March 19, 2004
The Arizona Republic
QUESTION: I've heard there are uses for botox beyond keeping faces from wrinkling. What kind of medical conditions lend themselves to botox use?
ANSWER: As you're aware, the most common use of botox is using it in anti-aging to freeze facial muscles under the skin so that it won't wrinkle. This use has become so popular that women now attend botox parties in each other's homes and get injections in this social setting.
The other medical uses of botox aren't as glamorous or fun as the one you know about, but they can be quite beneficial.
People with diseases that cause muscle spasms and tremors can find relief when botox is used. These conditions include muscle spasms from multiple sclerosis and cerebral palsy or neurological conditions, such as cervical dystonia. Eyelid and facial spasms also respond to the drug. Other uses include migraine headaches and leg stiffness/weakness in stroke patients.
Botox is a drug made from botulinum toxin type A, the bacteria associated with food poisoning. Given in small doses, botox blocks release of acetylcholine, a neurotransmitter that activates muscle contractions. This is how painful muscle spasms and tremors are significantly reduced or eliminated. These injections weaken muscle activity enough to reduce a spasm but not enough to cause paralysis.
The U.S. Food and Drug Administration approved botulinum toxin for the treatment of blepharospasm. In 2000, the FDA approved the use of both botox and Myobloc (type B) for treatment of cervical dystonia. Botox is also administered "off label" with FDA approval for many uses. A physician trained to administer this treatment should be the only one to do so.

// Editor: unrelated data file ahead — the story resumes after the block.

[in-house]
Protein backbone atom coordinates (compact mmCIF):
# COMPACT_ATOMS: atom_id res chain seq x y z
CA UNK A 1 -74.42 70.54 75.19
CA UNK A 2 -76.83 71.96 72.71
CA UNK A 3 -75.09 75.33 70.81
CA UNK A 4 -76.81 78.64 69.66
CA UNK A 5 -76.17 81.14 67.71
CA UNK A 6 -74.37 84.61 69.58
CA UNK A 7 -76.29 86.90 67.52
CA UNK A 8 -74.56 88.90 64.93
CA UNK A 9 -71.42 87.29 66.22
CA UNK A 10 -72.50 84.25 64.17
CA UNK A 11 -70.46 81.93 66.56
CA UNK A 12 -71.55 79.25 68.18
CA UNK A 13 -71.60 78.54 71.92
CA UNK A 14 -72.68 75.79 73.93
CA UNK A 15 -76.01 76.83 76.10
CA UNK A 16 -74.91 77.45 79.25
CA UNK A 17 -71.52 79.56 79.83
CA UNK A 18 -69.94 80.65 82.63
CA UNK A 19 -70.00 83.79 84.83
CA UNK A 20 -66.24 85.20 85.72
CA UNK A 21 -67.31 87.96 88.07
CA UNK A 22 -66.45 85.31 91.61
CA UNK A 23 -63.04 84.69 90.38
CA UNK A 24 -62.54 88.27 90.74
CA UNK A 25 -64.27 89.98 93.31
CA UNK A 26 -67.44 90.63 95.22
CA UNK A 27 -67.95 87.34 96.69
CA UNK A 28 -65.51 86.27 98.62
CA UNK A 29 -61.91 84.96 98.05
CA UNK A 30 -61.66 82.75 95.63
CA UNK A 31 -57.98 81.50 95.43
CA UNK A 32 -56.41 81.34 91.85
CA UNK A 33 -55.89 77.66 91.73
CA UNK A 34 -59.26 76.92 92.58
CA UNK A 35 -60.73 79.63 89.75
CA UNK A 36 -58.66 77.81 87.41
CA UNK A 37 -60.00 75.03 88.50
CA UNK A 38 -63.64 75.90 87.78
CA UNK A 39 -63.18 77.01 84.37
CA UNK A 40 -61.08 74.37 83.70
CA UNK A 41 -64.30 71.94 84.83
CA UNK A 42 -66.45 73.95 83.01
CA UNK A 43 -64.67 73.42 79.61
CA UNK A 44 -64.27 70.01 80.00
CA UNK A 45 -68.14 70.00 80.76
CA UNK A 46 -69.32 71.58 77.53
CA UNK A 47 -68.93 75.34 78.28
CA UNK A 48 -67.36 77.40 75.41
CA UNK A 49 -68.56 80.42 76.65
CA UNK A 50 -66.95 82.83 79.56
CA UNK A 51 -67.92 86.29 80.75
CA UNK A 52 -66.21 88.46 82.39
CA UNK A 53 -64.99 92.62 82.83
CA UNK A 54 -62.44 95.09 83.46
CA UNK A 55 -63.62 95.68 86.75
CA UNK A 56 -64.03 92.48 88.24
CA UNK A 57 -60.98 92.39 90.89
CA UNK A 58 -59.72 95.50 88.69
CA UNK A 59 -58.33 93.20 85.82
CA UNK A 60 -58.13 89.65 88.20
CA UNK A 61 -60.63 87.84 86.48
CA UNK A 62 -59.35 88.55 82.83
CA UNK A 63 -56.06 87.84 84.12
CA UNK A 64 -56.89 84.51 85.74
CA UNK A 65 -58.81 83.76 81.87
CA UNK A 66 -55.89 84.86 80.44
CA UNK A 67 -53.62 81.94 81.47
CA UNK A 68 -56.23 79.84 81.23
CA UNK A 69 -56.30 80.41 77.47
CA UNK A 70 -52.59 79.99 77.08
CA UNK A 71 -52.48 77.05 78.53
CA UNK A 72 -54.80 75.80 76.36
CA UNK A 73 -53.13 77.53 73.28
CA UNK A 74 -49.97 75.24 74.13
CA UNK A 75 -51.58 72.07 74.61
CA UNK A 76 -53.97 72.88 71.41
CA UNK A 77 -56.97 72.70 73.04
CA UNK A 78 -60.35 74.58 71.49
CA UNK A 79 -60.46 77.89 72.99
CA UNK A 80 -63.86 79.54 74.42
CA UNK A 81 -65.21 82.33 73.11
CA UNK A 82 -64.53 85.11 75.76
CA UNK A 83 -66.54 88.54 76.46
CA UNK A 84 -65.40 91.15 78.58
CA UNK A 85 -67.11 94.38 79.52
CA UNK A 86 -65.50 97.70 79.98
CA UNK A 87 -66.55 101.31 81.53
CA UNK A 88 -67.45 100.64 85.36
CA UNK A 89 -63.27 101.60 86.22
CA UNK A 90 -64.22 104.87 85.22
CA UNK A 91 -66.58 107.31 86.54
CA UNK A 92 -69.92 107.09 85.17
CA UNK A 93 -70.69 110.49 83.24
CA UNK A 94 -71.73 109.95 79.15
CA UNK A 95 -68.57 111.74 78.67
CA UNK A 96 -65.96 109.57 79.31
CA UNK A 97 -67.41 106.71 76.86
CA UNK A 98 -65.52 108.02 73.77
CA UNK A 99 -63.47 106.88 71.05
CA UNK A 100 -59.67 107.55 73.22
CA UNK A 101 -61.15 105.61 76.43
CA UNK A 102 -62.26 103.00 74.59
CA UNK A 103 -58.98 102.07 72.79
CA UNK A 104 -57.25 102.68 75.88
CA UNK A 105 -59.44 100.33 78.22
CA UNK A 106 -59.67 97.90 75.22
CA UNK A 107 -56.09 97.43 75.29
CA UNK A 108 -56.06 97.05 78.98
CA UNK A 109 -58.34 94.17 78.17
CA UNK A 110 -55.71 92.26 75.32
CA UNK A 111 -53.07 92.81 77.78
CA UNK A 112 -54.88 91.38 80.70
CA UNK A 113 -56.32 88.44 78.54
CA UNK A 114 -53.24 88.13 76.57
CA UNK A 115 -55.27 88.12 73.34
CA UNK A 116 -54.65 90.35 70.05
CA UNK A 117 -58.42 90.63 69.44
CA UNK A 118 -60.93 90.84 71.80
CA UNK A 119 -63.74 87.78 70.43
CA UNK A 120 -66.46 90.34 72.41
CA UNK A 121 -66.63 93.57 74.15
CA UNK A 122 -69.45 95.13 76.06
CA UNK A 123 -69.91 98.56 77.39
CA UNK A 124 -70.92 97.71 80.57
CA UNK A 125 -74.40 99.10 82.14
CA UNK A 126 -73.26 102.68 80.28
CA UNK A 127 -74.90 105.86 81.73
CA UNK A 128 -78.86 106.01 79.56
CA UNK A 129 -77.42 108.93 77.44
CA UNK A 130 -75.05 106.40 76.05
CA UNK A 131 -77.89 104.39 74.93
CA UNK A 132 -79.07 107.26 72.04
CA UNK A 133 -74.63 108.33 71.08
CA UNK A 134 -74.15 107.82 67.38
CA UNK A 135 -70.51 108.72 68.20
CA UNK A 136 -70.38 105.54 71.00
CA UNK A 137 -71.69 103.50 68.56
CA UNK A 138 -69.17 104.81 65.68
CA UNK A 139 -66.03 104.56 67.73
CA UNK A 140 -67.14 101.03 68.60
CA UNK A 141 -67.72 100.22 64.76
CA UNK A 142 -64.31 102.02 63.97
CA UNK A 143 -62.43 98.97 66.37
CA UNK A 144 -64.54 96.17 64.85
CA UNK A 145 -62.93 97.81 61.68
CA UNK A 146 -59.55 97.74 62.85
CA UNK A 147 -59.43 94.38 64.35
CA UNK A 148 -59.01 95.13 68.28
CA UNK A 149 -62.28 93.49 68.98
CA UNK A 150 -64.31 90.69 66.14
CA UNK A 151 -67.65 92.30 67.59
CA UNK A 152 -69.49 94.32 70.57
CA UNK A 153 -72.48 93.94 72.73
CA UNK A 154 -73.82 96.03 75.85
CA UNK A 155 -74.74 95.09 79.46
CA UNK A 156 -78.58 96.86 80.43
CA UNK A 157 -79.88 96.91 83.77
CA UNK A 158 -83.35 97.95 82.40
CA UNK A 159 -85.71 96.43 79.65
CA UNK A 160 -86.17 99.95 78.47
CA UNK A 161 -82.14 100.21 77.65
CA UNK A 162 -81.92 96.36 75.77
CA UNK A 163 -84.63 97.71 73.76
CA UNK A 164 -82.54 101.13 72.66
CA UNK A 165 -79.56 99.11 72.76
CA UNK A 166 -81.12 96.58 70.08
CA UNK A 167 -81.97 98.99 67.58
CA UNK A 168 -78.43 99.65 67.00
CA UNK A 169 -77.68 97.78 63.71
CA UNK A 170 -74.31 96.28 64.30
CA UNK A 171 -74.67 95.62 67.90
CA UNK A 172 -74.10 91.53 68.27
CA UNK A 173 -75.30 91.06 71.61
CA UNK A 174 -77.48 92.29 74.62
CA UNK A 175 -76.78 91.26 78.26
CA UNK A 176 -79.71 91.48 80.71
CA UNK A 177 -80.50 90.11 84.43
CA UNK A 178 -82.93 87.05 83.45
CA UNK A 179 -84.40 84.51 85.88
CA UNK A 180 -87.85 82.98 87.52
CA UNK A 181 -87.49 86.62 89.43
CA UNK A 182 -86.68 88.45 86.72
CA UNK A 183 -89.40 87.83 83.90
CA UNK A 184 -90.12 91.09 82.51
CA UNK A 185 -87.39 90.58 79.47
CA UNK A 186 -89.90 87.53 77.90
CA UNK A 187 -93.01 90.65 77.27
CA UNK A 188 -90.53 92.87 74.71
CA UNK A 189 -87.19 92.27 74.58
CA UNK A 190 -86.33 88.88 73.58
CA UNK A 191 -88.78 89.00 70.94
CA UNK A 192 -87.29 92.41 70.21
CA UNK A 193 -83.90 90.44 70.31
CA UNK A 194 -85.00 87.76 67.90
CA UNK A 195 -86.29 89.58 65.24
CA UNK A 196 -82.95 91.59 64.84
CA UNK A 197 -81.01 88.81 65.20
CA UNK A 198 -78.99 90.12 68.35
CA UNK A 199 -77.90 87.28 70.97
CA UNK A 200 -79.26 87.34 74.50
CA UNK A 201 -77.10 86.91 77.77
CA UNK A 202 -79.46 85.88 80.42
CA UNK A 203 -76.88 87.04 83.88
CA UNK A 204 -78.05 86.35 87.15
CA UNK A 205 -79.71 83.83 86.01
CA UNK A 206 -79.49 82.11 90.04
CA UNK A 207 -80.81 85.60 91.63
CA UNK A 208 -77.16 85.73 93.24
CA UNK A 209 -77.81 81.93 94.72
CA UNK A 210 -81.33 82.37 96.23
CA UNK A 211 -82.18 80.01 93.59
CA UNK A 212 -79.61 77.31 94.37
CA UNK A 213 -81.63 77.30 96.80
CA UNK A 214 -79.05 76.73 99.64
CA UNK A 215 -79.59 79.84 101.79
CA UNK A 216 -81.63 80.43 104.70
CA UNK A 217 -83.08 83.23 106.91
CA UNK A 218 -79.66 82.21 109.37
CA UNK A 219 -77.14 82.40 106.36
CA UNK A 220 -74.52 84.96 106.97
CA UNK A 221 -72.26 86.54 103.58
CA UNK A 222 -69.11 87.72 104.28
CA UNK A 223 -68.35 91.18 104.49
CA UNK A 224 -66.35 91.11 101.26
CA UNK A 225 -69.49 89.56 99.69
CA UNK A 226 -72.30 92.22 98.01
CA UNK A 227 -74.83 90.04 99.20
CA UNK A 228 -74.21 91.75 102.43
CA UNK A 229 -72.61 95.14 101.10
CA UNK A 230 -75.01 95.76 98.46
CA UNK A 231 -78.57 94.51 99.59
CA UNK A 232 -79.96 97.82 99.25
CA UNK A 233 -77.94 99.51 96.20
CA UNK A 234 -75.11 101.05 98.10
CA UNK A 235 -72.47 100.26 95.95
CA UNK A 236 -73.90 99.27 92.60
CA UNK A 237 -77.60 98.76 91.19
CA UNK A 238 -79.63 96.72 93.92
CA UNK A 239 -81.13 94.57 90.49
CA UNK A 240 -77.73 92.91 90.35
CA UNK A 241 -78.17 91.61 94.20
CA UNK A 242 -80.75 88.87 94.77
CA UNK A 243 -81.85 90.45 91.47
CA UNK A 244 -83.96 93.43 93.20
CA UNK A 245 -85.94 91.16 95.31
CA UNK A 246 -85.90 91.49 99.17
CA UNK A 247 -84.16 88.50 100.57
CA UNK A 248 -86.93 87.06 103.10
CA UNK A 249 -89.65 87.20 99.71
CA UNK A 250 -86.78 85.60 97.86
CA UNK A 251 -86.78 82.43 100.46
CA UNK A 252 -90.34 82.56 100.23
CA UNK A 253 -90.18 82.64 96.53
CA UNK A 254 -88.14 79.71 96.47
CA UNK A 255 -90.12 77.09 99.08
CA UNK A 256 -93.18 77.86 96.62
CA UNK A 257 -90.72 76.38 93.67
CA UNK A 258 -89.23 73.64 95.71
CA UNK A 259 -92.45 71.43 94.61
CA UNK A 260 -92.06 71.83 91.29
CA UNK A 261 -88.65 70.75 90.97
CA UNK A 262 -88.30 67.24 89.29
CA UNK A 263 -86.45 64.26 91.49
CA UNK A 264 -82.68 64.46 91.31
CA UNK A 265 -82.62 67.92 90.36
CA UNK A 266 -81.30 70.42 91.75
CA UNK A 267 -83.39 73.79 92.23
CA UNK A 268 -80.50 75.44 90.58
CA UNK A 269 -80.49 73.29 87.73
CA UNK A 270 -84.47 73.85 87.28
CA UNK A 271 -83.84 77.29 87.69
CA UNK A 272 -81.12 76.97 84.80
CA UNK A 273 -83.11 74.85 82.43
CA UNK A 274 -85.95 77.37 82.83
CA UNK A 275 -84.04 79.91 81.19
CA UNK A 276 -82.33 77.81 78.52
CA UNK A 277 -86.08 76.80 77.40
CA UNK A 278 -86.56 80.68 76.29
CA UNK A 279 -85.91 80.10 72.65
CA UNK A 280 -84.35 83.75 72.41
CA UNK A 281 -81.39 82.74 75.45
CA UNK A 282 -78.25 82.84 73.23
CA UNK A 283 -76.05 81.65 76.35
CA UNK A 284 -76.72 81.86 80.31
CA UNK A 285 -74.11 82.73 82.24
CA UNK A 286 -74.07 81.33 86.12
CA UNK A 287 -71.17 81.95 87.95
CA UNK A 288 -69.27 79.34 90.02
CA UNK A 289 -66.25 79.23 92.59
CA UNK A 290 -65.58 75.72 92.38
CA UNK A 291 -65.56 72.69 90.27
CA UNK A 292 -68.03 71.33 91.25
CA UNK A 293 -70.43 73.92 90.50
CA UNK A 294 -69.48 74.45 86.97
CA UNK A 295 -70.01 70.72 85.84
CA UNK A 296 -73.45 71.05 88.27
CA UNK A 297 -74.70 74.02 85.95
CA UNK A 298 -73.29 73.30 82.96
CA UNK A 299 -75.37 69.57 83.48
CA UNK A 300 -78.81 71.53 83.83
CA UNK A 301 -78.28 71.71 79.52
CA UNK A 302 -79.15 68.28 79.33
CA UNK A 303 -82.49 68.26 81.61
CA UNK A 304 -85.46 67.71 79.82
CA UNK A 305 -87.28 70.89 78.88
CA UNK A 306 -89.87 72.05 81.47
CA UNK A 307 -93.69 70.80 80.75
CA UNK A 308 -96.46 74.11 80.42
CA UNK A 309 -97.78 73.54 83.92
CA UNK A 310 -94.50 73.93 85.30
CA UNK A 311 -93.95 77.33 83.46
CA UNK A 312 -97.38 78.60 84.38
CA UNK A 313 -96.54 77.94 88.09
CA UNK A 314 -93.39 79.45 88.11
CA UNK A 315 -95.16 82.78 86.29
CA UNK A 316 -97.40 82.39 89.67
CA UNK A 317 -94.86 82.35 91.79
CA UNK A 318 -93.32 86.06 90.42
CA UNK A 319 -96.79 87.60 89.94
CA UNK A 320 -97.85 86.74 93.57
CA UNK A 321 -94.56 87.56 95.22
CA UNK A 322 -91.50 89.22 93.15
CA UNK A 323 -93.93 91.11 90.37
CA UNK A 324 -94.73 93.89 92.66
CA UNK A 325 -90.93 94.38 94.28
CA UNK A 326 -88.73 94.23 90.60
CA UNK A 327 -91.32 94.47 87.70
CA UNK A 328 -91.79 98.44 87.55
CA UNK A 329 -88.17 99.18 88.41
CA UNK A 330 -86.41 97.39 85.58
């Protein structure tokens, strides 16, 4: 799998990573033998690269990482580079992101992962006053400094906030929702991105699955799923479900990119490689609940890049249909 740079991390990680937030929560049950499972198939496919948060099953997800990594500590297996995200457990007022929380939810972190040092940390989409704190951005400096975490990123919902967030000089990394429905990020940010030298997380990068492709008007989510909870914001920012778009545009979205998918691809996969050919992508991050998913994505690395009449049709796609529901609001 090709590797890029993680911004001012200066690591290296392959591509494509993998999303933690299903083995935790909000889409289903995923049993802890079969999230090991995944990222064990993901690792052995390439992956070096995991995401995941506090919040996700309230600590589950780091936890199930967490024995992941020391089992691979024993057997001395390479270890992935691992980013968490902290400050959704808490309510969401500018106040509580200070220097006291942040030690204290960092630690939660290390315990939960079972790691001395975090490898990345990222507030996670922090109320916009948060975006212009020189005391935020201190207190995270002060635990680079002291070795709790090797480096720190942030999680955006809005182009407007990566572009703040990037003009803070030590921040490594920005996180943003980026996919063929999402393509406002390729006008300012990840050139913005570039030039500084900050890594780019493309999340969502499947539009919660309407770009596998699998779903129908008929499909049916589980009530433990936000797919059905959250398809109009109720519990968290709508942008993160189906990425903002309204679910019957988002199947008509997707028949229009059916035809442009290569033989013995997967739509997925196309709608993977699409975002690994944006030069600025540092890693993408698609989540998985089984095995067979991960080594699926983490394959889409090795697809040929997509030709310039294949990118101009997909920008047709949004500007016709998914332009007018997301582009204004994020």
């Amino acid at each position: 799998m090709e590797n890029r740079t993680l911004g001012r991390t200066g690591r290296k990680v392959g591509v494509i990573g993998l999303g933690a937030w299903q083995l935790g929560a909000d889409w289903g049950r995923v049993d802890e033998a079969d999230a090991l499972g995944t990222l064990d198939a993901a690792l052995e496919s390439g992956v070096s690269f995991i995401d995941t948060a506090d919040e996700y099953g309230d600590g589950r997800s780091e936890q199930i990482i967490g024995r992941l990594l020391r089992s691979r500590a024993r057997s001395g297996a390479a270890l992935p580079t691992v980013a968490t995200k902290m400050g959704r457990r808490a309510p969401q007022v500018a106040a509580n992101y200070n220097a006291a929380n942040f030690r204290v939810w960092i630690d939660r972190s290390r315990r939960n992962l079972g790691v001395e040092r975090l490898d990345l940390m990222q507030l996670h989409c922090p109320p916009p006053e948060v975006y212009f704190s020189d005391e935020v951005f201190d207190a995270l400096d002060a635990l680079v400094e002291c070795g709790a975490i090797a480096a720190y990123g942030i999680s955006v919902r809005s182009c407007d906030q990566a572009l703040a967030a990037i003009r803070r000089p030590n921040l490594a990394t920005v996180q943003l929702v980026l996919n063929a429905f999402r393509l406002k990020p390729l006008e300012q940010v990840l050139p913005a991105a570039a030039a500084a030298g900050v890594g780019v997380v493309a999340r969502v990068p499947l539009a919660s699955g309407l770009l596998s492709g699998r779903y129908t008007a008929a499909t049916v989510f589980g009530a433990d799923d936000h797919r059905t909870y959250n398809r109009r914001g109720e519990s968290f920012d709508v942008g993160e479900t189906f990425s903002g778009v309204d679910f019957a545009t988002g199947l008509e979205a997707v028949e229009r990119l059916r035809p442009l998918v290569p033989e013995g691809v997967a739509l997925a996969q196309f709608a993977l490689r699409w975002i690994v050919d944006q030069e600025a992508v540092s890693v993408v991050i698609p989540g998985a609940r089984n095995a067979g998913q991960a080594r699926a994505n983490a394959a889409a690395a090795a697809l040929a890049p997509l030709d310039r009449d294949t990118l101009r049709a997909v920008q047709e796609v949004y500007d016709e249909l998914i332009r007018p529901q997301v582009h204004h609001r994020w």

For instance, injected with a hypodermic needle into the forehead if it is determined to be a trigger point in the treatment of migraines, the drug begins to give the patient relief. One injection is not enough, so patients receiving botox must keep getting many small injections during one session. Results last from weeks to months before additional injections are needed.
Also, patients receiving botox for muscle spasms and tremors usually require physical or occupational therapy to maintain muscle mobility and strength.
Some patients may experience temporary weakness and discomfort in the treated area. Others may develop a resistance to botulinum toxin type A but may respond to type B.
So, you see, there are a variety of useful medical treatments using
botox that go more than skin-deep.
Dr. Jason Reinhart is a neurologist on the medical staffs of Sun Health
Boswell and Del E. Webb Memorial hospitals.
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